Chinese Police use lure of registration to arrest Chinese church leaders
June 26, 2003

The Voice of the Martyrs

House church leaders in Gu La Town, Yunnan Province, China, were thrilled when police called and said they could get government registration for their church group. The group had been seeking registration, which would give legal sanction to their church meetings, since the Chinese government changed the law on church registrations in 1994. When they were told to bring their leaders to a meeting to sign the needed documents, they praised the Lord for answering their prayer.

But when the group’s top 12 leaders arrived at the meeting on June 6, there were no documents to sign. Instead, what awaited them were officers of the Public Security Bureau (PSB), the Court Marshall’s office and the prosecutor’s office. The 12 were arrested at the Fu Ning County office of the PSB, in the Wen Shan Autonomous Region of Yunnan Province. Police had no arrest warrants or documentation required by Chinese law.

“Police say these are law-breakers,” said VOM spokesman Todd Nettleton. “But this clearly shows that these are patriotic citizens trying to follow their country’s laws if they can do so in good conscience. How sad it is that the police use the lure of registration to arrest these Christians.”

Eight of the leaders were immediately sentenced to three years of “laogai,” so-called re-education through labor. This sentence can be given in China without filing formal charges or a formal trial. The other four leaders were indicted and held for trial, which likely means they will face sentences longer than three years.

The group has been targeted by PSB officers since a so-called “anti-cult” campaign in 1997. In 1998 eight of the group’s leaders were sent to a labor camp. Some were first put on illegal public display, where police encouraged passers-by to spit on them.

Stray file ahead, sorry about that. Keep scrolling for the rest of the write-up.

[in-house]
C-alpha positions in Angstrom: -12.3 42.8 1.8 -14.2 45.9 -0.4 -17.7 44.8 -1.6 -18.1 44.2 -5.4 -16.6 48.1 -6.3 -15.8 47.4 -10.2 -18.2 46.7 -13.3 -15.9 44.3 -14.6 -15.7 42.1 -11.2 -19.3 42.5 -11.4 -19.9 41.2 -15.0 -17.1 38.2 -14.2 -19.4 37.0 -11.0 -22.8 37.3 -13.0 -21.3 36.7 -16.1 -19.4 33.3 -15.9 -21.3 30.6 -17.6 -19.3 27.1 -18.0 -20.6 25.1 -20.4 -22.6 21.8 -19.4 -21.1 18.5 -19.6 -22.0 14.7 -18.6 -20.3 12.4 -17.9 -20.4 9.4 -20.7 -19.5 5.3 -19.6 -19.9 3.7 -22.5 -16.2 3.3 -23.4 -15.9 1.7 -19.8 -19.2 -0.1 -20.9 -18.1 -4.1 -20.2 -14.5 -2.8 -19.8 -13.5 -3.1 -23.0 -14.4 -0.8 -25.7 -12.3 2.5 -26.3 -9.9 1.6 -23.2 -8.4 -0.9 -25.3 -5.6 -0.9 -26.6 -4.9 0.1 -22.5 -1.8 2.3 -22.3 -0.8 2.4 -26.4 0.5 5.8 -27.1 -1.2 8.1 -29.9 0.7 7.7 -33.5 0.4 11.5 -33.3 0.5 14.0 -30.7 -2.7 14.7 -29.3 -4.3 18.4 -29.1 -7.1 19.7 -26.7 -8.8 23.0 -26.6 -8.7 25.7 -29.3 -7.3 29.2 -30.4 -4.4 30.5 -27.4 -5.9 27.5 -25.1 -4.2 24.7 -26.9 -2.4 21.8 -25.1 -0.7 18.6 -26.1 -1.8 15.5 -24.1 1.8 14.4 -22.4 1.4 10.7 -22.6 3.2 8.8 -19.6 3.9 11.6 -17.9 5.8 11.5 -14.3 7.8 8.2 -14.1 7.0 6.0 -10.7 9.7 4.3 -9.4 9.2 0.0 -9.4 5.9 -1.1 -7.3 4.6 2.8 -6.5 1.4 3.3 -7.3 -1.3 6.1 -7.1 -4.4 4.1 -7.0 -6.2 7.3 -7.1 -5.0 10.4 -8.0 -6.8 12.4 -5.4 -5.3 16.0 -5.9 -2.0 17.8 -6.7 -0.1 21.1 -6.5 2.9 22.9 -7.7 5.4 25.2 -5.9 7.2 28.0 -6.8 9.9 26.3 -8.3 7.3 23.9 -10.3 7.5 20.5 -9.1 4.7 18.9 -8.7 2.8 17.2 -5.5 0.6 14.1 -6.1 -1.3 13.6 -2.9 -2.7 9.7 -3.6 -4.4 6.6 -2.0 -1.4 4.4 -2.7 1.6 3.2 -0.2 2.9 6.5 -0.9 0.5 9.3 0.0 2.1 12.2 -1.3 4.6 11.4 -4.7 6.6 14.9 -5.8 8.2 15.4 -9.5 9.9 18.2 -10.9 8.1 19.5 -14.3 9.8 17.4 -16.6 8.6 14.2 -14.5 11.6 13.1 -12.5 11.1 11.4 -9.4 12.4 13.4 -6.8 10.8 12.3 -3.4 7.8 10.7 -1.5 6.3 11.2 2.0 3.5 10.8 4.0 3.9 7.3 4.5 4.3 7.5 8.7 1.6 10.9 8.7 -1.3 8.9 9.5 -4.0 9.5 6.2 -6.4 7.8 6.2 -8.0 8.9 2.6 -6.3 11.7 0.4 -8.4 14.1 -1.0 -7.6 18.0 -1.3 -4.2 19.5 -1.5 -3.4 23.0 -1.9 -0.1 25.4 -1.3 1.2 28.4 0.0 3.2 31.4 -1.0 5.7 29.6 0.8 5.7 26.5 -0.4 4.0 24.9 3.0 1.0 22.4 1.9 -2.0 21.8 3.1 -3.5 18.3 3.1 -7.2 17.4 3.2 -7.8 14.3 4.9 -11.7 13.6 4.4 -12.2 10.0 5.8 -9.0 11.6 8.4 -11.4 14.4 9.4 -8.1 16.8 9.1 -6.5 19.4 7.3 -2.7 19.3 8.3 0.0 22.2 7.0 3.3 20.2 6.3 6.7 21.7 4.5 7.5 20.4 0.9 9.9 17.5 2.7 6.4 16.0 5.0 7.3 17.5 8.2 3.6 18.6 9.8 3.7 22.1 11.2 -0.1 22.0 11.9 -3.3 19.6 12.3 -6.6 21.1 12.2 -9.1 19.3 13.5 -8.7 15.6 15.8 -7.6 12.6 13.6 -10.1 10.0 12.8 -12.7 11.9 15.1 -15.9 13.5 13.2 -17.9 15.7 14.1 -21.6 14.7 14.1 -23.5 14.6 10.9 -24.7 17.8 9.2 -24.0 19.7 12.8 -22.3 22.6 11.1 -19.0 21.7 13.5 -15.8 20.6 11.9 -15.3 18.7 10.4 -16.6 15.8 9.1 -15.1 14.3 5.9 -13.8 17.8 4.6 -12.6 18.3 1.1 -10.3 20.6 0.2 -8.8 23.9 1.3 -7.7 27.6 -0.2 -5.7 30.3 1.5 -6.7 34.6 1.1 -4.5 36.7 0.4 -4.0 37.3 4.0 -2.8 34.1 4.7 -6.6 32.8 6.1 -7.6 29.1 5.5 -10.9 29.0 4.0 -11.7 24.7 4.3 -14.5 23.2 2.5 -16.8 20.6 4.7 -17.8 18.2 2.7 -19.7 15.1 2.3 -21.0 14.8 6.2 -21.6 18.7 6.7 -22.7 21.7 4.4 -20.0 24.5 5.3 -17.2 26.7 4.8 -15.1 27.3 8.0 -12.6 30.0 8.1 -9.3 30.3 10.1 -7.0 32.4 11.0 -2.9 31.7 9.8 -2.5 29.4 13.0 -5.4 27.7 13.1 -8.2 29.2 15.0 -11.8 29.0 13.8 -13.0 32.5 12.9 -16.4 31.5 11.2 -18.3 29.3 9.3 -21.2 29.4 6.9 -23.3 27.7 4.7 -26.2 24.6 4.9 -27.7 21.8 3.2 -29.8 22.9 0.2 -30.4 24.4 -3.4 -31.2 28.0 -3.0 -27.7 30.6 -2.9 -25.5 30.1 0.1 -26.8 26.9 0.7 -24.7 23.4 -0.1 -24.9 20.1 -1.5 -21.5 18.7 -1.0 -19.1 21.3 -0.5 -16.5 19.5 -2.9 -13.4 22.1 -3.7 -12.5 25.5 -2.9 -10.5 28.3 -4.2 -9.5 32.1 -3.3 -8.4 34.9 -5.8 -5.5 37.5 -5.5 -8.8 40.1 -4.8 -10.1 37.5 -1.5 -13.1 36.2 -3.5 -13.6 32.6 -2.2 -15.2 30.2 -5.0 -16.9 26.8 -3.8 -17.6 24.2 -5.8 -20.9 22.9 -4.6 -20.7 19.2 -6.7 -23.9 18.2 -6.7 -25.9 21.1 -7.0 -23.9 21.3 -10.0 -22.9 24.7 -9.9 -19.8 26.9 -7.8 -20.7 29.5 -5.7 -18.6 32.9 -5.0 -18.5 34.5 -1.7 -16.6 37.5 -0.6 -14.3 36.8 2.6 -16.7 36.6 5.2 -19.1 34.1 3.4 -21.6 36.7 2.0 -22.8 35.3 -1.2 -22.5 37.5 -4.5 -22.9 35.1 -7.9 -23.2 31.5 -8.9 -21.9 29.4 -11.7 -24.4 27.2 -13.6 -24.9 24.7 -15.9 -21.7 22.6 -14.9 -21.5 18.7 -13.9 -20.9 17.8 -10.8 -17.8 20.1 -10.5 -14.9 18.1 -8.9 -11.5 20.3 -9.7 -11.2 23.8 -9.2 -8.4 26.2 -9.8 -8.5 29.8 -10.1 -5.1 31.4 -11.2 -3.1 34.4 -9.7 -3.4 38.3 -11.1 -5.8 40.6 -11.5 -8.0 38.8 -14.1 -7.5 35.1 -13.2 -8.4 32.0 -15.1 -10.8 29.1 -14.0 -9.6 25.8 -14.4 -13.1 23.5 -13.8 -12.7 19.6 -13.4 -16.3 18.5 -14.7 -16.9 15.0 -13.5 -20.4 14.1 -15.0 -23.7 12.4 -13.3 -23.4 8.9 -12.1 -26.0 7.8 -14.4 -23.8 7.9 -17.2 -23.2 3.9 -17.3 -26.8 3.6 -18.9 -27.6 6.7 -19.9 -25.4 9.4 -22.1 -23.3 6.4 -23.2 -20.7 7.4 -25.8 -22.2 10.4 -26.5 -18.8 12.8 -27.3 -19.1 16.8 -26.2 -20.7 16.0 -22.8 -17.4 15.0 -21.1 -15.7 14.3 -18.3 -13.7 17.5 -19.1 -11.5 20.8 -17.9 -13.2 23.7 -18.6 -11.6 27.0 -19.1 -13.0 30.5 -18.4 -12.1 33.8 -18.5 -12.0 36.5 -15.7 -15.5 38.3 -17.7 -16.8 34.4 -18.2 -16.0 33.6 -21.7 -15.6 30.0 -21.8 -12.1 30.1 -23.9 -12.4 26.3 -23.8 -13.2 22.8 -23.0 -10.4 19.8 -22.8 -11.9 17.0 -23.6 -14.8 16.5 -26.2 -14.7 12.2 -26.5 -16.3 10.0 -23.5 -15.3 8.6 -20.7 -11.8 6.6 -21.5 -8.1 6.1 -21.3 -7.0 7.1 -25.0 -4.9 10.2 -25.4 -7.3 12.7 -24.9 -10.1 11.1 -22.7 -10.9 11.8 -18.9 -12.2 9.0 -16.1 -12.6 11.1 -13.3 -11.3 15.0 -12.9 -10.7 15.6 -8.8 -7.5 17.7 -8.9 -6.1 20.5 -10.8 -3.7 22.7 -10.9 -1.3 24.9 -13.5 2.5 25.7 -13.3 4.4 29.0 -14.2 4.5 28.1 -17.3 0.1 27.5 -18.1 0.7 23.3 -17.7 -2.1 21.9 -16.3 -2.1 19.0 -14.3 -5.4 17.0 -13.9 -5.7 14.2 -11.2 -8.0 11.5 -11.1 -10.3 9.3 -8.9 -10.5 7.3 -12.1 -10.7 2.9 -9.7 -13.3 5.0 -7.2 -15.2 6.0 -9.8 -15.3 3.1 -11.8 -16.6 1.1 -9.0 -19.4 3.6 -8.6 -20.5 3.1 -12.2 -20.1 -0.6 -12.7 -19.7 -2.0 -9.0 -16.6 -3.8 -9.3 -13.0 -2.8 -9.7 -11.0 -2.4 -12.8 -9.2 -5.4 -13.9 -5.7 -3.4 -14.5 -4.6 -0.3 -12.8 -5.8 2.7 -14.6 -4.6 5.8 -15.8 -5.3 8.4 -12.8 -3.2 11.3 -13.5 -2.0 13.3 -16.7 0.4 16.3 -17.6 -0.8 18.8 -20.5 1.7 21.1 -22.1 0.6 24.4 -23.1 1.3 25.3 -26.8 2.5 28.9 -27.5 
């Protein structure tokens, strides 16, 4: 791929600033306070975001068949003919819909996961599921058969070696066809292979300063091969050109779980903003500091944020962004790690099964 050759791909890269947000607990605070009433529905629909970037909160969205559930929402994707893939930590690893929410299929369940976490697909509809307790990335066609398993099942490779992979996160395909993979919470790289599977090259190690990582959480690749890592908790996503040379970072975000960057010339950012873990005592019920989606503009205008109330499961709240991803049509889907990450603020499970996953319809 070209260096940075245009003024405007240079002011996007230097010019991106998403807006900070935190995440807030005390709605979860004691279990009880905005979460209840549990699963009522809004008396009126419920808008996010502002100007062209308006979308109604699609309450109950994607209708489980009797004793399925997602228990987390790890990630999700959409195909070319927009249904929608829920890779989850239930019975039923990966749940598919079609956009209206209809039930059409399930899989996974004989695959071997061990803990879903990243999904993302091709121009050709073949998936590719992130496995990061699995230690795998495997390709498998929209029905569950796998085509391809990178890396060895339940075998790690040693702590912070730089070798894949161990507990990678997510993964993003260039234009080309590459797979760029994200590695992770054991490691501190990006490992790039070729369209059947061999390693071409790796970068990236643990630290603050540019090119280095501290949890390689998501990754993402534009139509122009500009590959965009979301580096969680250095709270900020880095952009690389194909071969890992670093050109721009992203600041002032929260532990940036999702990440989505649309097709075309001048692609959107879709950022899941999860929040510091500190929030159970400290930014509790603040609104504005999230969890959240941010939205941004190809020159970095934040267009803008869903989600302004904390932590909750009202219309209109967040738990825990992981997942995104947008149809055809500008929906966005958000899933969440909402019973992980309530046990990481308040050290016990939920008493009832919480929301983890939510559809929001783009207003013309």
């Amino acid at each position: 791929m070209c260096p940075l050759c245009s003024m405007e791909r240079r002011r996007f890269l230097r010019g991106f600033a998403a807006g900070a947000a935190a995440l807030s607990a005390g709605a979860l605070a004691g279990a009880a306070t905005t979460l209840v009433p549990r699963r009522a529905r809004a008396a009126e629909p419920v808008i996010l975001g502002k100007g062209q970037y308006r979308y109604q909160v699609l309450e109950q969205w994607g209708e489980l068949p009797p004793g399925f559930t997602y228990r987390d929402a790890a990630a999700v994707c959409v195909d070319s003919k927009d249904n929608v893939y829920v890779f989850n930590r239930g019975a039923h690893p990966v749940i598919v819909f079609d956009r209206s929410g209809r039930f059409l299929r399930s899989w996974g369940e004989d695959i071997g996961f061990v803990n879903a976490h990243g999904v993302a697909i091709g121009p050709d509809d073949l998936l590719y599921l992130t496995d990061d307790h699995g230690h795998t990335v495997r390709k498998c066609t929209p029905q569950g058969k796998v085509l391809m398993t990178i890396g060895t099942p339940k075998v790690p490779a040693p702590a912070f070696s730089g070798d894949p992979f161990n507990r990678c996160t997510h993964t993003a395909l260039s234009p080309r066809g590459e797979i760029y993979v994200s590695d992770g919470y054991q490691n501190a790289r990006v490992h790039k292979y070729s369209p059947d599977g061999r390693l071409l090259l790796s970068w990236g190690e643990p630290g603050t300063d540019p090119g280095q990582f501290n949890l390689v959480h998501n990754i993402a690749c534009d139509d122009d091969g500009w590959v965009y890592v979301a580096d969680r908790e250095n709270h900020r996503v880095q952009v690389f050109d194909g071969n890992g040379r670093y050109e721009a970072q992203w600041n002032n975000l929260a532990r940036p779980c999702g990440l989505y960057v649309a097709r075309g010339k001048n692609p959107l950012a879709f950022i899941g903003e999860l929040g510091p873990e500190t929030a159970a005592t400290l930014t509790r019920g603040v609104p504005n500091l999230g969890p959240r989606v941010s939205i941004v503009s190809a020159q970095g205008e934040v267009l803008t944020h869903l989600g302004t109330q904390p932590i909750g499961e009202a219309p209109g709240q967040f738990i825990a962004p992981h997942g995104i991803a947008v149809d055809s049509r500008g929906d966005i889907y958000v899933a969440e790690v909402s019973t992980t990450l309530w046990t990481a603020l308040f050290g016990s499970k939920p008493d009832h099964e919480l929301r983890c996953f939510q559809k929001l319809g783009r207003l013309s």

The crackdown on house churches in Yunnan province continued last week, when 20 evangelists were captured at an underground Bible School in Kunming. All of the evangelists were in their 20s, and were full-time workers in China’s underground church. Since the arrest on June 18, officers in the Kunming Detention Center have called the families of the evangelists, offering to let them go in return for money.

The evangelists were part of the An Hui house church movement.

“This is business-as-usual for the underground church in China,” said Nettleton. “The Chinese government talks about religious freedom, but its actions speak much more loudly.”

VOM contacts are working with Chinese Christians to get the names of all those arrested, as well as additional details.

American Christians are urged to pray for all of those currently held, that God will protect them and help them endure. In addition, pray they will have opportunities to witness for Christ in jail.

A polite call of protest to the Religious Affairs desk at the Chinese embassy in Washington DC (202-328-2512) would also be helpful.